On June 22, a powerful 5.9 magnitude earthquake struck southeast Afghanistan, causing catastrophic damage and killing over 1,000 people. It was the most deadly earthquake in 20 years. Neighboring Pakistan has also been impacted.

In response to the emergency, the International Rescue Committee (IRC) has deployed teams already operating in the region to affected areas to provide medical and emergency cash support.

Learn more below, and find out how to help:

Afghanistan earthquake: what happened?

In the middle of the night on June 22, a deadly earthquake struck Afghanistan’s remote southeast near the Pakistan border. Tremors were felt as far as the capital city of Kabul, nearly 100 miles north, but news of the disaster was slow to spread because critical communications links were damaged.


Who has been affected?

More than 1,000 people lost their lives and scores more were injured. At least 1,800 homes were destroyed, displacing thousands. The affected areas are some of the poorest and most remote in the country. Many residents lived in mud homes that instantly collapsed.

The affected districts include Barmal, Ziruk, Nika and Gayan in Paktika province, and Spera in Khost province. According to reports, Gayan district in Paktika province suffered the most casualties, with 200 people killed and 100 injured, many seriously; 1,800 homes have been destroyed or damaged, representing 70 percent of the district’s housing stock. In Spera district in Khost province, at least 25 people are dead and 20 injured.

Mum and baby in Afghanistan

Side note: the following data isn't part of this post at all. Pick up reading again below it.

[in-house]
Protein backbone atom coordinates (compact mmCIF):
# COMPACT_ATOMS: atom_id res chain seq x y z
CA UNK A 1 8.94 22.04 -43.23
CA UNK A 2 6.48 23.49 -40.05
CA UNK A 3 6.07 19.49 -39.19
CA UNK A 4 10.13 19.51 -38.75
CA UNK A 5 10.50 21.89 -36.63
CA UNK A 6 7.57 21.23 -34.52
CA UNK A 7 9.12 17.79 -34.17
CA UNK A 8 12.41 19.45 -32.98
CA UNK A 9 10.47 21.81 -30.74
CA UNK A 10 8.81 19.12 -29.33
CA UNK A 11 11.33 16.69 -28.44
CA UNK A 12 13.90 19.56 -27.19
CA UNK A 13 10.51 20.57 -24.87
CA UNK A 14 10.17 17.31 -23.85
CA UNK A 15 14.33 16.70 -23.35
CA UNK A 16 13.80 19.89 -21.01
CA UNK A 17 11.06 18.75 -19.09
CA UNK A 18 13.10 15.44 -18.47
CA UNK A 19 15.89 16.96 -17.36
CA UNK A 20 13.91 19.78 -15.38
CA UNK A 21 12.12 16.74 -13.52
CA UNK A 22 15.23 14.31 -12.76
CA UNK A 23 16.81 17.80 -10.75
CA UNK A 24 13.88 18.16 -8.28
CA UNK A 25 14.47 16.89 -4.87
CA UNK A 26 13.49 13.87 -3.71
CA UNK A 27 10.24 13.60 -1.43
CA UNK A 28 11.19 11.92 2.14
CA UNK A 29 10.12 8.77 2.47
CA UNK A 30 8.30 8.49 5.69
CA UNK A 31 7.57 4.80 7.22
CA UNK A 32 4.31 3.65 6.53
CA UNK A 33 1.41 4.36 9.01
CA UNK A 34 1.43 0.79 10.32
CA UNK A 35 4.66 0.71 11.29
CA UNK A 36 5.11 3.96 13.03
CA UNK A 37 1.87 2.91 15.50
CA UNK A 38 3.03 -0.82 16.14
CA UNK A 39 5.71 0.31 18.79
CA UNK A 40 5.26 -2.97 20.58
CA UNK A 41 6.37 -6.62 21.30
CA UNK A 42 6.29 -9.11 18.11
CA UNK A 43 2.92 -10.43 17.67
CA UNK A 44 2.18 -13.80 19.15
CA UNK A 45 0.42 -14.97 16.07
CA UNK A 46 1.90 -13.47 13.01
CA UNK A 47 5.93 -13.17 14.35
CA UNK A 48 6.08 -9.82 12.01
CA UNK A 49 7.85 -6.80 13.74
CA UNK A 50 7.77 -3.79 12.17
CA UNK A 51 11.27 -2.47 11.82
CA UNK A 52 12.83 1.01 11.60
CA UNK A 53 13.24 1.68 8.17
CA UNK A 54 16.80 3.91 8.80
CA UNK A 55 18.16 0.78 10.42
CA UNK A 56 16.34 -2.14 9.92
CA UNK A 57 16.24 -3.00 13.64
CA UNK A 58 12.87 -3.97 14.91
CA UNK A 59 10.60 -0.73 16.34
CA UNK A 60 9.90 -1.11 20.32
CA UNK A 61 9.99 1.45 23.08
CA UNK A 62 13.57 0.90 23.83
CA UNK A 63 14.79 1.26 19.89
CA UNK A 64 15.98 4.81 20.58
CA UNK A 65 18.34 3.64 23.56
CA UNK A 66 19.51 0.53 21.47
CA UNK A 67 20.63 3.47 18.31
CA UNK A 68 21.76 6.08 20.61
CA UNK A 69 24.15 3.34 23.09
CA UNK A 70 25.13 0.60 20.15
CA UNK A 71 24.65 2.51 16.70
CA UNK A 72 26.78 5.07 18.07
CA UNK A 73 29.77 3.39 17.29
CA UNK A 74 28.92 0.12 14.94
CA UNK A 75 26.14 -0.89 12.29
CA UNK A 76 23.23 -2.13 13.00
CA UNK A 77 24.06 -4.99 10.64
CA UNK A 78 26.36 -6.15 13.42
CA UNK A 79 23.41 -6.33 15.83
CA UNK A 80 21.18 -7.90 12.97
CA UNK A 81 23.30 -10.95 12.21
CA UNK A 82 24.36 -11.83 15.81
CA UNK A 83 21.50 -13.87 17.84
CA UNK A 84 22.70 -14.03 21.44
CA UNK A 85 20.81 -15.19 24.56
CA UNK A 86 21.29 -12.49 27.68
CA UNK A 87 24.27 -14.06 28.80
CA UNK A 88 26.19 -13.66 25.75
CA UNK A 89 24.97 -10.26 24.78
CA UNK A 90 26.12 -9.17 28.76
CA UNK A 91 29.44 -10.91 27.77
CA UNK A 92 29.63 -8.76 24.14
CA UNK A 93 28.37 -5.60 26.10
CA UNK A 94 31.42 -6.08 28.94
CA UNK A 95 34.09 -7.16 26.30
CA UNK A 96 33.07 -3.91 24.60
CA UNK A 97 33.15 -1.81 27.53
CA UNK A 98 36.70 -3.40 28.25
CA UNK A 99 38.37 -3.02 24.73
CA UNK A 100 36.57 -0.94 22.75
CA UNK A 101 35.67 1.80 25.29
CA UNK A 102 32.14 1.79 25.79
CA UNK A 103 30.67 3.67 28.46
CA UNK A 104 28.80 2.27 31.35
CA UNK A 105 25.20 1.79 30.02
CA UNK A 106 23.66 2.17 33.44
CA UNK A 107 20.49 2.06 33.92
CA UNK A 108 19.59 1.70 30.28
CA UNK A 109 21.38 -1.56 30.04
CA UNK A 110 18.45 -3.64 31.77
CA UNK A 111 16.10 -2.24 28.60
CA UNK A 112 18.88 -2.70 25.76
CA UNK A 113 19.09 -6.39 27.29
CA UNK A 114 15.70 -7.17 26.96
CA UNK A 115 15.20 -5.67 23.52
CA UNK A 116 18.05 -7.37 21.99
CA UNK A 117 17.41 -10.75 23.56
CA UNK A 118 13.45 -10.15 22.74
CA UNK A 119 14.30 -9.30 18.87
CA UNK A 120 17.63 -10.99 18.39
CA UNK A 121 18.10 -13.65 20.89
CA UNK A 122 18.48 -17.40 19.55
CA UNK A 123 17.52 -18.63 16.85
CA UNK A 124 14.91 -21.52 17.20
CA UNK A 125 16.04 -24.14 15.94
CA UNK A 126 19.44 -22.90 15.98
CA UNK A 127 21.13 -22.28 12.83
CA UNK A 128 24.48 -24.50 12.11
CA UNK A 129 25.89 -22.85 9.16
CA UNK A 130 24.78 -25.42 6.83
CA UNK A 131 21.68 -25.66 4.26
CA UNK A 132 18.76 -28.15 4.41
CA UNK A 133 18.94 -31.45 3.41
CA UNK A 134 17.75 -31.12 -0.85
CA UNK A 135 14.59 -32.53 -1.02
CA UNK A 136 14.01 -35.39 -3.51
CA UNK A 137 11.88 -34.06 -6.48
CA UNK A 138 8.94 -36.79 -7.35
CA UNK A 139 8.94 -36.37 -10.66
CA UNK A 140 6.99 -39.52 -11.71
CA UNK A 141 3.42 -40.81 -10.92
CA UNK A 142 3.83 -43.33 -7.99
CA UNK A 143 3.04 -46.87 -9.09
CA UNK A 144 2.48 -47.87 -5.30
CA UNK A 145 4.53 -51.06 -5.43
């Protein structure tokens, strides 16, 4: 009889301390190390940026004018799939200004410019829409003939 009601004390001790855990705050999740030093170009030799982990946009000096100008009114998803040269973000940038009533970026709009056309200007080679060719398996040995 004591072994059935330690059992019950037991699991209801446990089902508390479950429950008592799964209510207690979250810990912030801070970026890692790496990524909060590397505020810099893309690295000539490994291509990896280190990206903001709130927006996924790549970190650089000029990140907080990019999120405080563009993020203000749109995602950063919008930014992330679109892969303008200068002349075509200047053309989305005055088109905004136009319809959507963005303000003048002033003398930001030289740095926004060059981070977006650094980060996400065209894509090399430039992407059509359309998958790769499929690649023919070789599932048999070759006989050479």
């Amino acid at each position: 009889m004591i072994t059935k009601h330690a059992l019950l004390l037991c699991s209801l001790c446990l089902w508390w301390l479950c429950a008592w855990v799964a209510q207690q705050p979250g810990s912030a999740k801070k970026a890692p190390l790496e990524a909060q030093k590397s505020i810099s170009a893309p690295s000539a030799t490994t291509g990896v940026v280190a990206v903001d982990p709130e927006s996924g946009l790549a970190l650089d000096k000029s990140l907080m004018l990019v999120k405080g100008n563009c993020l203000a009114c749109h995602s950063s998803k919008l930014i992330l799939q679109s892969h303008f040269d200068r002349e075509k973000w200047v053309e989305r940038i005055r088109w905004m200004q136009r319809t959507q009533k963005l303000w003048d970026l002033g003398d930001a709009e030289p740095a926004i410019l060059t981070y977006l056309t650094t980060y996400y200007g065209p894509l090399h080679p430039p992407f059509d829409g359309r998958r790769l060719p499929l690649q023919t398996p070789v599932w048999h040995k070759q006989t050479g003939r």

More than 1,000 people have lost their lives and scores more injured.
Photo: IRC

What does this mean for the country?

Over the last nine months, Afghanistan’s health sector has been decimated by the withdrawal of critical development funding. In the last month, IRC staff at Paktia regional hospital, which serves the Khost, Logar, Paktia and Paktika provinces, reported incidents of three babies sharing a single incubator, and mothers standing in line holding malnourished babies. Resources were already stretched before the earthquake, and IRC staff are reporting local hospitals filling up with wounded survivors.

Since August of last year, the economic crisis and collapse of the banking sector has made it extremely challenging to get money into the country. Many local organisations that previously played a central role in service delivery no longer operate. International humanitarian organisations and the United Nations have scaled up to address rising needs, but aid cannot replace the services of the state.

Little girl in stripy dress is given jab in Afghanistan
In response to the earthquake, the IRC has deployed two mobile health teams to deliver essential first aid to the affected regions.

Photo: Kellie Ryan/IRC

What is the IRC doing to support people in Afghanistan?

The IRC has been on the ground in Afghanistan for over 30 years. Afghans make up nearly all of IRC staff in the country and serve thousands of villages.

In response to the earthquake, the IRC is trucking in urgently-needed supplies and has deployed two mobile health teams to deliver essential first aid to the affected regions. Meanwhile, IRC teams are also providing cash support to families who have lost their homes and livelihoods.

According to Adnan Junaid, IRC vice president for Asia, “Funding is needed now to save lives and support essential services, but the international community must go further and establish a roadmap that sets out strategies to resume development assistance, provide technical support to the central bank, and ultimately release Afghanistan’s foreign exchange reserves. Only a bold strategy that addresses the causes of this crisis will put an end to the spiral of misery being faced by its population.”

Read more about the IRC's response to the earthquake in Afghanistan.

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